The taxi driver who drove us to Dublin airport said his grandfather was a Kerry man.

"So lovely is Kerry, they call it The Kingdom," he said.

From what I saw of rural Ireland, most of it could be called so. The country is lush and colourful, and the time I spent there left me wanting more — more darkly panelled public houses like Doheny and Nesbitt on Dublin's Lower Baggot Street, more rows of impossibly elegant Georgian houses with windows that offer a tantalising glimpse of tasselled curtains and chandeliers, more shadowy interiors of churches, more gifted buskers, chunky soda bread, and creamy mashed potatoes that actually taste of something.

While stocking up on books by Irish writers in the beautiful Hodges Figgis shop on Dawson Street, I came across two copies of my own book. It was an unexpected delight to find it there in this most literary of cities.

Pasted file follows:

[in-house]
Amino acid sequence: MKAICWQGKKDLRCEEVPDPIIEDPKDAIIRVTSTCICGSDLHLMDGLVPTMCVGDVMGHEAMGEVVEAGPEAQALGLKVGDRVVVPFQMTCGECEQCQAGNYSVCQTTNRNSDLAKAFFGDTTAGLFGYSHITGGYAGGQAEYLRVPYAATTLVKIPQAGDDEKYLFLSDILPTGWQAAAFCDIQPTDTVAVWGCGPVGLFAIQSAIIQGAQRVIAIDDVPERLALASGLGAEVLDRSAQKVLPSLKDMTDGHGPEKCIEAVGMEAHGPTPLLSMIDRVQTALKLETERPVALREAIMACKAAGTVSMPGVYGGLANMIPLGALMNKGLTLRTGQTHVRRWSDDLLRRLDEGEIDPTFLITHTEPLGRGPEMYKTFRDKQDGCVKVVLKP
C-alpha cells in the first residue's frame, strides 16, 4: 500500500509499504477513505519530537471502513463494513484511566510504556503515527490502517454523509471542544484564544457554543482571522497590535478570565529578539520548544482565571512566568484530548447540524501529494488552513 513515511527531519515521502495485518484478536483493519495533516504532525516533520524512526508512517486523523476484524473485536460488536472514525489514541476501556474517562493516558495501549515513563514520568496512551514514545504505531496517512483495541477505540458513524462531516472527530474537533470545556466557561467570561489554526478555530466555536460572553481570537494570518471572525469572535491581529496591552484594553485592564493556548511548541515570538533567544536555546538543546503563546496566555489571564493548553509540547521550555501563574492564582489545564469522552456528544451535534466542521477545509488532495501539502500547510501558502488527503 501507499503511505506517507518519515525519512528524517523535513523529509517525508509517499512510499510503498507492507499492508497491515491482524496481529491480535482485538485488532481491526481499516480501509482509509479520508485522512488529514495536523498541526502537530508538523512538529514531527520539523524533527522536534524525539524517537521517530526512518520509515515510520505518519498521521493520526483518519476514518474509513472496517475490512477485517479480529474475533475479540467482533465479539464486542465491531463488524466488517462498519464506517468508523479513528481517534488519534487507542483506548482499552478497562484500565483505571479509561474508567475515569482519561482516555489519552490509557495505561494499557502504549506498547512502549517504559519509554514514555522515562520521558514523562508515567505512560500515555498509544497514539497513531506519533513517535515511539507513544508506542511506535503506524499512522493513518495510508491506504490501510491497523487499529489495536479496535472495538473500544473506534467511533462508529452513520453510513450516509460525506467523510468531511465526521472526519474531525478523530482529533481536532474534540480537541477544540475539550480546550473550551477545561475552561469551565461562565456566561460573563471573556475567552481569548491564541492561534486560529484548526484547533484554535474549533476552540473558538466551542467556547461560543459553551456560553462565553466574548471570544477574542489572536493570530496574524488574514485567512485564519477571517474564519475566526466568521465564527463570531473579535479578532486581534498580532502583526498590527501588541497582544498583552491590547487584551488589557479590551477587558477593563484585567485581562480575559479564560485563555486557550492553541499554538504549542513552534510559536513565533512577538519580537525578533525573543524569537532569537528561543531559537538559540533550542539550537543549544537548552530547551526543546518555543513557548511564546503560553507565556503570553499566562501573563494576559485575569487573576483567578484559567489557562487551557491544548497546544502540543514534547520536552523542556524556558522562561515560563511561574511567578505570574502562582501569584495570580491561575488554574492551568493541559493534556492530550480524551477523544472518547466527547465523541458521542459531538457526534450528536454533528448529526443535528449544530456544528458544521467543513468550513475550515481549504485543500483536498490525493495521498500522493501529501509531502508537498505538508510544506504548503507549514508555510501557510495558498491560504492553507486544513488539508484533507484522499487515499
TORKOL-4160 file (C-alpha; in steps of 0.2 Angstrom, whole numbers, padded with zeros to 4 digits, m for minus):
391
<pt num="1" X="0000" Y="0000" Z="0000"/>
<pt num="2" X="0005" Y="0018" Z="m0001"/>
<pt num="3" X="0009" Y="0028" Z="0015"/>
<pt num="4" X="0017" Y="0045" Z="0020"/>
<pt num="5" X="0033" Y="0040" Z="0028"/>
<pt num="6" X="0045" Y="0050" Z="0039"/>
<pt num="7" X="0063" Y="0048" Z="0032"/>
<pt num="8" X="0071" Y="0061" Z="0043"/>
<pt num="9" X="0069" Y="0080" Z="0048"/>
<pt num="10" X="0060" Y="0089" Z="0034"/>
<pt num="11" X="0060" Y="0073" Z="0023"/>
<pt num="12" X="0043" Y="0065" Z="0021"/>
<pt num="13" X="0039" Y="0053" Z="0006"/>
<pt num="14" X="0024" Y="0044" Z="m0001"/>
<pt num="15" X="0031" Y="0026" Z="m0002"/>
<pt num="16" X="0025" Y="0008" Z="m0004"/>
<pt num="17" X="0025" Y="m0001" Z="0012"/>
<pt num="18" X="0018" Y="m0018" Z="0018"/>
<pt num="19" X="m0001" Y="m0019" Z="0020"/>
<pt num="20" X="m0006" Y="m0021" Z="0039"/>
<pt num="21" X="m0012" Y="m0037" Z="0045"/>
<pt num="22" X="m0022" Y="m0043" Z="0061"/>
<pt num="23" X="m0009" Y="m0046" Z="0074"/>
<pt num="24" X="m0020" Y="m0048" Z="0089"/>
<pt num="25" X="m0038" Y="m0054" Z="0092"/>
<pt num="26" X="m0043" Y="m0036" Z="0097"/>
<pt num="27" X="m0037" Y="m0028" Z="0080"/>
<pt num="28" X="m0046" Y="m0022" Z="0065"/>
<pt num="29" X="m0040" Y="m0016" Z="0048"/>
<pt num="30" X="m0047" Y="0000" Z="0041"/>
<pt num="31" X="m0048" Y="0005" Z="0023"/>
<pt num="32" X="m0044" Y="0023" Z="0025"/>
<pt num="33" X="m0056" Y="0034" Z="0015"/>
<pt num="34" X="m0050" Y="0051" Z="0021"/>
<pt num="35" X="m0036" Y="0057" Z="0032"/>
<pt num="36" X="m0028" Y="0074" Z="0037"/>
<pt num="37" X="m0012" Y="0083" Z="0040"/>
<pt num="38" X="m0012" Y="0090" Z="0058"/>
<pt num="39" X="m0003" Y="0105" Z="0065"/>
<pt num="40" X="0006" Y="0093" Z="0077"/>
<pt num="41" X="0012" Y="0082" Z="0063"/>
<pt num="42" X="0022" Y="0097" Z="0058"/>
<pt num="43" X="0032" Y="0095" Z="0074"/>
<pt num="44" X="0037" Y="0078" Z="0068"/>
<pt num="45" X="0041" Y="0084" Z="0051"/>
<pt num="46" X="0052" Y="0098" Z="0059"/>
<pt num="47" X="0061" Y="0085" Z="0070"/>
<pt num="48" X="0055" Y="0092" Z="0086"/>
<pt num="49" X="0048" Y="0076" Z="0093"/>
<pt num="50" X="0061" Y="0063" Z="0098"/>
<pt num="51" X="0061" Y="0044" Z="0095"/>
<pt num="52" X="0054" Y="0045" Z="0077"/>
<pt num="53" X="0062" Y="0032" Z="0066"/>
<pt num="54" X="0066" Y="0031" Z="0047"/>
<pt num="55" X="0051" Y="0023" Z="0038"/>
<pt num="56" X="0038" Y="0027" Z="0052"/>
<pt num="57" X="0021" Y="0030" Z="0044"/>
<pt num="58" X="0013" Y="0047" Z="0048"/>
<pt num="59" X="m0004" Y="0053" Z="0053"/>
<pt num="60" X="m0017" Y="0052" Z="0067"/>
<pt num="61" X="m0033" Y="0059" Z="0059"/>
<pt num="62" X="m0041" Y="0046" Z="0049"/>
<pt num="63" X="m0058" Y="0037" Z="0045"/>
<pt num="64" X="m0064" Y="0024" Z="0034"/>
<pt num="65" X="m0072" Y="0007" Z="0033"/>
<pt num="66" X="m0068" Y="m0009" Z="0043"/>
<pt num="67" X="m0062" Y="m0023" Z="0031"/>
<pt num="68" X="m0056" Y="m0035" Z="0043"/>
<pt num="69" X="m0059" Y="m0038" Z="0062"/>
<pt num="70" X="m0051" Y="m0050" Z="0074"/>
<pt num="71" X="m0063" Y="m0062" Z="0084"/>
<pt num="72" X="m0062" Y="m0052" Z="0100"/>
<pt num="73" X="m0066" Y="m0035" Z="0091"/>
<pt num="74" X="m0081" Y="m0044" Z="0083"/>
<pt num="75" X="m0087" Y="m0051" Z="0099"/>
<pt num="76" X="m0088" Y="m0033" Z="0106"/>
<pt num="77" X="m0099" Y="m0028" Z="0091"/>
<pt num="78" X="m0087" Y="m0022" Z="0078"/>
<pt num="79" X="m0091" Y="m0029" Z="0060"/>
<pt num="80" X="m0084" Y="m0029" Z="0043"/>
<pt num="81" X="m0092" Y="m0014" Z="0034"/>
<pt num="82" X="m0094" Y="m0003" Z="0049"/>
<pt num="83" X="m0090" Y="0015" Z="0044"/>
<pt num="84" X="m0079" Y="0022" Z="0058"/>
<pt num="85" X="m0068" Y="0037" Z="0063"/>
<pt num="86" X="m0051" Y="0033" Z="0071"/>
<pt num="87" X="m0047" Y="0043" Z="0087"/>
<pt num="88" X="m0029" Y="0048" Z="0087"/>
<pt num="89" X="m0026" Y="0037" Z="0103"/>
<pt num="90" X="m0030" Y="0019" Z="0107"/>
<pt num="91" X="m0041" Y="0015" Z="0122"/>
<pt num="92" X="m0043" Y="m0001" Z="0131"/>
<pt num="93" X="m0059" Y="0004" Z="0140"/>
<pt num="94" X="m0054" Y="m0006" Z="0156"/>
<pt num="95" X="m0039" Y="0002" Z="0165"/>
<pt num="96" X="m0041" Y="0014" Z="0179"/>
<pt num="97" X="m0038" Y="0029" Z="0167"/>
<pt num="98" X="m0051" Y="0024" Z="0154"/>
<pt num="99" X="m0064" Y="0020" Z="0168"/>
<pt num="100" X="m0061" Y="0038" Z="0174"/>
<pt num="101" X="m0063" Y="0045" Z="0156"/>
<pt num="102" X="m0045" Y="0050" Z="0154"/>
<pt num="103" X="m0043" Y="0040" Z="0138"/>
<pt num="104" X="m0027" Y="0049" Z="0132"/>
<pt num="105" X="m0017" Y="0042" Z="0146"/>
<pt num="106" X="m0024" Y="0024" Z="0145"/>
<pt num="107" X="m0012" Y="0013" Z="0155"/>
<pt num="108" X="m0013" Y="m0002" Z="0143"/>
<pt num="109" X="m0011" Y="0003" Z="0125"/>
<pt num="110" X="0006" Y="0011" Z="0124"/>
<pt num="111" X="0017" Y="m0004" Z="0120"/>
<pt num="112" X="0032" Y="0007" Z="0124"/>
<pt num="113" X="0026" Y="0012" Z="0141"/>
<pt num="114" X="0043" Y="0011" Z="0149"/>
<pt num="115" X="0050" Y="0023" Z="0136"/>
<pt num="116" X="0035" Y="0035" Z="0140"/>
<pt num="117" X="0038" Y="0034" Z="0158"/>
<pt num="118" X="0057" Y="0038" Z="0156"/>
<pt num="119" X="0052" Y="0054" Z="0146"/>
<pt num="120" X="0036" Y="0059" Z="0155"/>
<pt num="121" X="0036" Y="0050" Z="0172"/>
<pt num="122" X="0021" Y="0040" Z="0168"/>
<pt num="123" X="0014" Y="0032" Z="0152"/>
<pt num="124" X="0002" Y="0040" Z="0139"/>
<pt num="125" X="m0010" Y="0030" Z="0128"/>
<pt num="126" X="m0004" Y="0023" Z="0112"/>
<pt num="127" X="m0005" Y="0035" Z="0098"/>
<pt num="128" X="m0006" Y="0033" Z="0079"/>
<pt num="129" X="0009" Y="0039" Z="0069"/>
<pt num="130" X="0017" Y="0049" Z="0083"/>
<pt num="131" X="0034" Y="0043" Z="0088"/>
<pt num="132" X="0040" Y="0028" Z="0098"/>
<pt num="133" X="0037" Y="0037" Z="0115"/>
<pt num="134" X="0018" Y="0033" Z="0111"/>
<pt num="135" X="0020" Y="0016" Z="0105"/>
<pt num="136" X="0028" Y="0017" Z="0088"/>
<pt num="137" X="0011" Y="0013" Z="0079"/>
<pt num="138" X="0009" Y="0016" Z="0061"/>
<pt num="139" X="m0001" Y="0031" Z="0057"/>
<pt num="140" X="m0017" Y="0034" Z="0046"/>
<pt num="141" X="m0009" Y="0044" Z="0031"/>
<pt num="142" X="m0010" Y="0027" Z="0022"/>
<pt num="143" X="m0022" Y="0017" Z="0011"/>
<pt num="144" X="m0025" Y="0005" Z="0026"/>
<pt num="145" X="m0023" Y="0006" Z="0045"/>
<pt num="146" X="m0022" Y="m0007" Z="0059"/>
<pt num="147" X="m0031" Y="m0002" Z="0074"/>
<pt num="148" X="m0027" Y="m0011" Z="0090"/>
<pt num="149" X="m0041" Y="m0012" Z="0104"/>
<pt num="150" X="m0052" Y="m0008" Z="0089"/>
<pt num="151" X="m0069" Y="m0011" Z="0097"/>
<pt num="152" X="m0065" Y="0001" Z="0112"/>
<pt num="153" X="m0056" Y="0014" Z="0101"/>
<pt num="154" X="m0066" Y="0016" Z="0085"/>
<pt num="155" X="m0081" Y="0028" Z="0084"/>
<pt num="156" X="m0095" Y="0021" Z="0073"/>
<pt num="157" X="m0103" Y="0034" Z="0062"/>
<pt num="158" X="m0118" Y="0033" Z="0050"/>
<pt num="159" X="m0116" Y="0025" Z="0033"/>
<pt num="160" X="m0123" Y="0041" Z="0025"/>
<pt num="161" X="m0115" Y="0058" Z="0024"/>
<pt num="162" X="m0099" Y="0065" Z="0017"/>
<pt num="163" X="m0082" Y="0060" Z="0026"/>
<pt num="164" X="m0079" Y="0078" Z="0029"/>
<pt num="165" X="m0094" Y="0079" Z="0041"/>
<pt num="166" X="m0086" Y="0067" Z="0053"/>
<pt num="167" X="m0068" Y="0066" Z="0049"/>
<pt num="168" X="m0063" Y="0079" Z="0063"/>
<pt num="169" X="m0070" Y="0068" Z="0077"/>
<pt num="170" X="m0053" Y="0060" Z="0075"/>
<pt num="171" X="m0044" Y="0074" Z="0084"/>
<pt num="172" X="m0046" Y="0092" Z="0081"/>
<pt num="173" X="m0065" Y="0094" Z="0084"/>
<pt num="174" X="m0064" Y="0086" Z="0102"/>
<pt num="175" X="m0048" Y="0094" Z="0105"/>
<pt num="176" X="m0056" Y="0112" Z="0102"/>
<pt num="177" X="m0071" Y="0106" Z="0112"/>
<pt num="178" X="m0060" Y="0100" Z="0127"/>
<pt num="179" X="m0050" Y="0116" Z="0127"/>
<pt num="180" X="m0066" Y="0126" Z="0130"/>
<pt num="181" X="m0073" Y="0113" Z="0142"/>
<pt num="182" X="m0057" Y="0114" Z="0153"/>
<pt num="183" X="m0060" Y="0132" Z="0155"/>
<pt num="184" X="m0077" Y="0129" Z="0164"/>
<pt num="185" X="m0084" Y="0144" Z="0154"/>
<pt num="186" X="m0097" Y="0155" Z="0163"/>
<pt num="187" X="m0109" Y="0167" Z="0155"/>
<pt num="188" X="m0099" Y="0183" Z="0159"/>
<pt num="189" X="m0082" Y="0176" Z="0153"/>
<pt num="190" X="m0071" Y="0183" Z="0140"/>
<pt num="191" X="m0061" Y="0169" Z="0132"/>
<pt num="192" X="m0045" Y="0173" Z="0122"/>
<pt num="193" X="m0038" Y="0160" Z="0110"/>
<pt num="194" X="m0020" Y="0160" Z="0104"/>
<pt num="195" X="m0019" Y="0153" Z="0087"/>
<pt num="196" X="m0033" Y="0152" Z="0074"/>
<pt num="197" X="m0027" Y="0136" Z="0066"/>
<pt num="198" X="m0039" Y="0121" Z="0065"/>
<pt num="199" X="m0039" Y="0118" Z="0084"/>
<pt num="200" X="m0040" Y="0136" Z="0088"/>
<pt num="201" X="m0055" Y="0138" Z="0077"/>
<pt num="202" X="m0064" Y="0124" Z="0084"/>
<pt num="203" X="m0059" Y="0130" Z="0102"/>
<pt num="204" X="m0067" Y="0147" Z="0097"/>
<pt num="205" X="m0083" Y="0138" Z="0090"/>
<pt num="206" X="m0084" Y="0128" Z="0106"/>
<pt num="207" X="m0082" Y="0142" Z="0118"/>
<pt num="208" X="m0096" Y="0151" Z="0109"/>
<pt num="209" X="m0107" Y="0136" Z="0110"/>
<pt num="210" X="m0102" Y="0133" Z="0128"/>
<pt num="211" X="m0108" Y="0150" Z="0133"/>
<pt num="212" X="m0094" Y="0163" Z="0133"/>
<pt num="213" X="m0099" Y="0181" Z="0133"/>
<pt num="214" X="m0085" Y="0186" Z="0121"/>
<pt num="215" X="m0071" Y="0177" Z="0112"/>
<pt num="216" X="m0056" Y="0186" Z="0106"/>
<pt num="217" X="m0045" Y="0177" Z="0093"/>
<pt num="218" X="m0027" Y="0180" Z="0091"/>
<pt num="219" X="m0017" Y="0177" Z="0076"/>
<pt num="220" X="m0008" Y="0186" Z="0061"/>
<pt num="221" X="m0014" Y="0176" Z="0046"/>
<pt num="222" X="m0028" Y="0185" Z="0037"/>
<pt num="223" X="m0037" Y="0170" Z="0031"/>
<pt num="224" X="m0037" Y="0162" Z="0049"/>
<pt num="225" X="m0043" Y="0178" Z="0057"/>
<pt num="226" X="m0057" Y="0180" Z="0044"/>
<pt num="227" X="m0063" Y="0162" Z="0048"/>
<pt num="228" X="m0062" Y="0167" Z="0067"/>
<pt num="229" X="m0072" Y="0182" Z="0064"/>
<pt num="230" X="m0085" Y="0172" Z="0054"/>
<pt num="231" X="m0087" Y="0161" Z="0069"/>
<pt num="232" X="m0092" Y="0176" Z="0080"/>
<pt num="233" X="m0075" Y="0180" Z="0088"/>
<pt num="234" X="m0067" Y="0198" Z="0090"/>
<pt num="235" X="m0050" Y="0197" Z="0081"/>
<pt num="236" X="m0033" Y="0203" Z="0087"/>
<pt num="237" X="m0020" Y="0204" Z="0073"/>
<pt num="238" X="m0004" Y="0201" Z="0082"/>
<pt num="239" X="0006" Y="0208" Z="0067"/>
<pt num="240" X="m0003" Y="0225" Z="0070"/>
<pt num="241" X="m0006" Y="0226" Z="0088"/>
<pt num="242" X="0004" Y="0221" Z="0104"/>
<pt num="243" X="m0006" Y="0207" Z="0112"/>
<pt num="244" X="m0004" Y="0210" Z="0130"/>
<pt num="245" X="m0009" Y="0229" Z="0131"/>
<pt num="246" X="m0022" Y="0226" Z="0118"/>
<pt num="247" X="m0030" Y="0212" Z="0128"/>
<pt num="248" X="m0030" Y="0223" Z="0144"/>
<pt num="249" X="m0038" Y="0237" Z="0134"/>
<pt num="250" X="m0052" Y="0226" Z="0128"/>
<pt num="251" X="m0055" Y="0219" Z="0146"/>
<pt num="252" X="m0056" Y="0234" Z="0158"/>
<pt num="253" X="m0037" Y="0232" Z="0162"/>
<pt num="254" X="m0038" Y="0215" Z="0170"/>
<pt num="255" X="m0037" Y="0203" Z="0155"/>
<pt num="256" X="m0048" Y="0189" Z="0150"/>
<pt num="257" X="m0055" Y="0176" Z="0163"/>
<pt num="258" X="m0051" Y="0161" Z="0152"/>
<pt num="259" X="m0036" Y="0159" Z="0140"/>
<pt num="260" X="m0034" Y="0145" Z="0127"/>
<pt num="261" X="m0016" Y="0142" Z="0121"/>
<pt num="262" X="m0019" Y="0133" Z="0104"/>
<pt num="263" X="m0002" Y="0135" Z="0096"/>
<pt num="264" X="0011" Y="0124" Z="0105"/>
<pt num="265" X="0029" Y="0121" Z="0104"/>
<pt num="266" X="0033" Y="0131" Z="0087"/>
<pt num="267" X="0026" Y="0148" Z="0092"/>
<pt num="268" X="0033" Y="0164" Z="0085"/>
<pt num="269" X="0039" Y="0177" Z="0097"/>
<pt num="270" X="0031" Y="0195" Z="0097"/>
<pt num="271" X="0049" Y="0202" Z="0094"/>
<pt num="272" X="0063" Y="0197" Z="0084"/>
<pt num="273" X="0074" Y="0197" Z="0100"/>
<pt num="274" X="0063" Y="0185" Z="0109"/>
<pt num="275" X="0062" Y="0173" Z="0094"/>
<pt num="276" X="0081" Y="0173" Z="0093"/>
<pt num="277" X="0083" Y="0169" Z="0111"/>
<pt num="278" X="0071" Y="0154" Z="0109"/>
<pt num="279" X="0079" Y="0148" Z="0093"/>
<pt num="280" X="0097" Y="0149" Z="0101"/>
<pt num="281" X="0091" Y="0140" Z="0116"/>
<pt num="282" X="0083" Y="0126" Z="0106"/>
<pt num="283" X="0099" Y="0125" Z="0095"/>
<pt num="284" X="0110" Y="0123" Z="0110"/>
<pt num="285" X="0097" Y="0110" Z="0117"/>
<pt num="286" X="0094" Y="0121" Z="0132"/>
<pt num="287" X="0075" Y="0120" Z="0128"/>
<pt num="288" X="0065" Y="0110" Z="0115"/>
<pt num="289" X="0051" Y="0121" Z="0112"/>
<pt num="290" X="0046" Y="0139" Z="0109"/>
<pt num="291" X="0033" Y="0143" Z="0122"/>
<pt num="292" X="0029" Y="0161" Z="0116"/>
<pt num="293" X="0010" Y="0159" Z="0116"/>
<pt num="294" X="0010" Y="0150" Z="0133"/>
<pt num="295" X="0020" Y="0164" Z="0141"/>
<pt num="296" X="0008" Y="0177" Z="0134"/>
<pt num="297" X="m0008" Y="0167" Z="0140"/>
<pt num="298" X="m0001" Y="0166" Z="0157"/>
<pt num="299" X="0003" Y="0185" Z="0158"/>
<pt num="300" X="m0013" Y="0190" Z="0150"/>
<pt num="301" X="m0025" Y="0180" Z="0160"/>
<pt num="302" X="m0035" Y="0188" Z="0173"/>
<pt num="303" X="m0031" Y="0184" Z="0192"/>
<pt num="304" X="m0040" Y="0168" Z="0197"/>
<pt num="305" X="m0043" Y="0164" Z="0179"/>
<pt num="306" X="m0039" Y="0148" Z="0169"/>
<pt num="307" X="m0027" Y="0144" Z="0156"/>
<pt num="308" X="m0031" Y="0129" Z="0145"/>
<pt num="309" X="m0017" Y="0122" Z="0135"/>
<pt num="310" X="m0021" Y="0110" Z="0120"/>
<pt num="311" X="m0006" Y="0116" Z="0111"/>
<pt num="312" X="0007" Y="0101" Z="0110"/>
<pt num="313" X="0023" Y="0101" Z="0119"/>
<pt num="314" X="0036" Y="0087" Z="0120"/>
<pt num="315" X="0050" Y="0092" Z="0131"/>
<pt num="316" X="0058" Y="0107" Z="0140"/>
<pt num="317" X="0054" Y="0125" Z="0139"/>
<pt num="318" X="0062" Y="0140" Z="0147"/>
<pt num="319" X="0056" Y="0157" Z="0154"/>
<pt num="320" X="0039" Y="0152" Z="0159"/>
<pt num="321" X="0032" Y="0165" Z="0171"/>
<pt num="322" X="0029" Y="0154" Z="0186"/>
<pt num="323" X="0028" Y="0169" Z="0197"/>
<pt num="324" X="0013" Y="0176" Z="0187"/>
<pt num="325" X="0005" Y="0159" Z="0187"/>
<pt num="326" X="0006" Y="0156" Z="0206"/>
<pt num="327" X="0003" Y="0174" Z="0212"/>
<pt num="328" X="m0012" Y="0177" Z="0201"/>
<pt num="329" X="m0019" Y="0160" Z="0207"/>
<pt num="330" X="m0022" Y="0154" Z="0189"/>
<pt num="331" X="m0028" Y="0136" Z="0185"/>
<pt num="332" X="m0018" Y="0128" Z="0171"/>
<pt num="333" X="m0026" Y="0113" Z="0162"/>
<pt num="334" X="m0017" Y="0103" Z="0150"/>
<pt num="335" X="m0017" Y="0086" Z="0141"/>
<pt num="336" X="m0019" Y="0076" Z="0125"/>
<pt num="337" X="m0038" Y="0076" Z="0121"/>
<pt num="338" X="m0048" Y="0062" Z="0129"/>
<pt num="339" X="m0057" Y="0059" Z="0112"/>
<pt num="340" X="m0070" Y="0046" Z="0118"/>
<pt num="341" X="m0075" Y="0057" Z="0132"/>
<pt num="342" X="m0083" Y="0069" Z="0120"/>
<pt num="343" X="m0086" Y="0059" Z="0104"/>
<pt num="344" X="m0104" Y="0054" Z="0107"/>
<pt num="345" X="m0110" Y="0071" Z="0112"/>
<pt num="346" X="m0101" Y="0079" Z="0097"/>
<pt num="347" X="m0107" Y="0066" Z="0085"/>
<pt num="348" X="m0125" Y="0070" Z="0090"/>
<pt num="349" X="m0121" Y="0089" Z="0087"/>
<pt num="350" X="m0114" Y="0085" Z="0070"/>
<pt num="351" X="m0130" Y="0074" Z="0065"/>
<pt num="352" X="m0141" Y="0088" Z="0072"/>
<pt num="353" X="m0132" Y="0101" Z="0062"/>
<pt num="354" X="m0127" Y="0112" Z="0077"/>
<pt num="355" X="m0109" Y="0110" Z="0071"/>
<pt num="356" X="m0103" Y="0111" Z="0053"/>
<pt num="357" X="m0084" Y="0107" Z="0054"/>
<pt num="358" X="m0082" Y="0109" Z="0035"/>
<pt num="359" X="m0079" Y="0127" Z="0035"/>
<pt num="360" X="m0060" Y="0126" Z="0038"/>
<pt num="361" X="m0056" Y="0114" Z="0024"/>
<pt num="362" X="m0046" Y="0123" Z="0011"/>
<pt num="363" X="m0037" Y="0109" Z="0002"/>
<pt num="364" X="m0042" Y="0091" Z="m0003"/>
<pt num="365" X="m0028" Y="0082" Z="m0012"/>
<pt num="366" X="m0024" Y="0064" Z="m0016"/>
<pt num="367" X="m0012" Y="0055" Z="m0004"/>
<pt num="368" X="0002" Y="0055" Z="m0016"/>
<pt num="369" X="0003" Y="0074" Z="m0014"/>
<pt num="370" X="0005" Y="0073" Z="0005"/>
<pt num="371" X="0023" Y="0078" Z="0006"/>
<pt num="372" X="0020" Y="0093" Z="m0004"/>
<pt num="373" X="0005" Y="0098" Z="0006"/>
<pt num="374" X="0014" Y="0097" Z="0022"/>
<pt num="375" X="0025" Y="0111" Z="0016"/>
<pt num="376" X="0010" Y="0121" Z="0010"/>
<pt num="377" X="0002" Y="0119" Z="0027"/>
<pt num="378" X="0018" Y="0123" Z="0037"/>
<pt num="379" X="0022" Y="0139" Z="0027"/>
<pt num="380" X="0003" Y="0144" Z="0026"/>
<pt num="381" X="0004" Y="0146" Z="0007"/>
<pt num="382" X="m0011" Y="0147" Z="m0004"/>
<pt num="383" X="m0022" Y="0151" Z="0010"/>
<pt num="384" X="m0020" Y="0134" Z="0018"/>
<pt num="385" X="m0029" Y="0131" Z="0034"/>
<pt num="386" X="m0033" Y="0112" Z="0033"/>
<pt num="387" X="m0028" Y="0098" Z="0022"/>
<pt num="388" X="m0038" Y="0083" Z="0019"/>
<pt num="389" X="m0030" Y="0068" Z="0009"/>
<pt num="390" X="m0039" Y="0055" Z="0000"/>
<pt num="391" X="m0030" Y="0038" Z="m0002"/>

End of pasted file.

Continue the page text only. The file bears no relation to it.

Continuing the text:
Nobody designs more inviting shop fronts than the Irish. They favour bold rich colours - mulberry, turquoise, emerald green - with the names lettered in black and gold and using a Roman typeface that is extinct elsewhere.

I took a crash course in tin whistle at Walton's Music School and have been practising the lovely slow waltz, Innisheer, on and off ever since. The Irish whistle is a deceptively simple instrument, difficult for a beginner because without the use of subtle ornamentation its voice is piercing, or breaks into awkward squeaks. All I can say is that I am working on it.

I am reluctant to write much more about my time in Ireland until I have managed to download my experience into the novel; talk too much and the urge to talk on paper quickly evaporates, so I'll leave you with a link to a few of my images of Ireland along with some notes on the work in progress.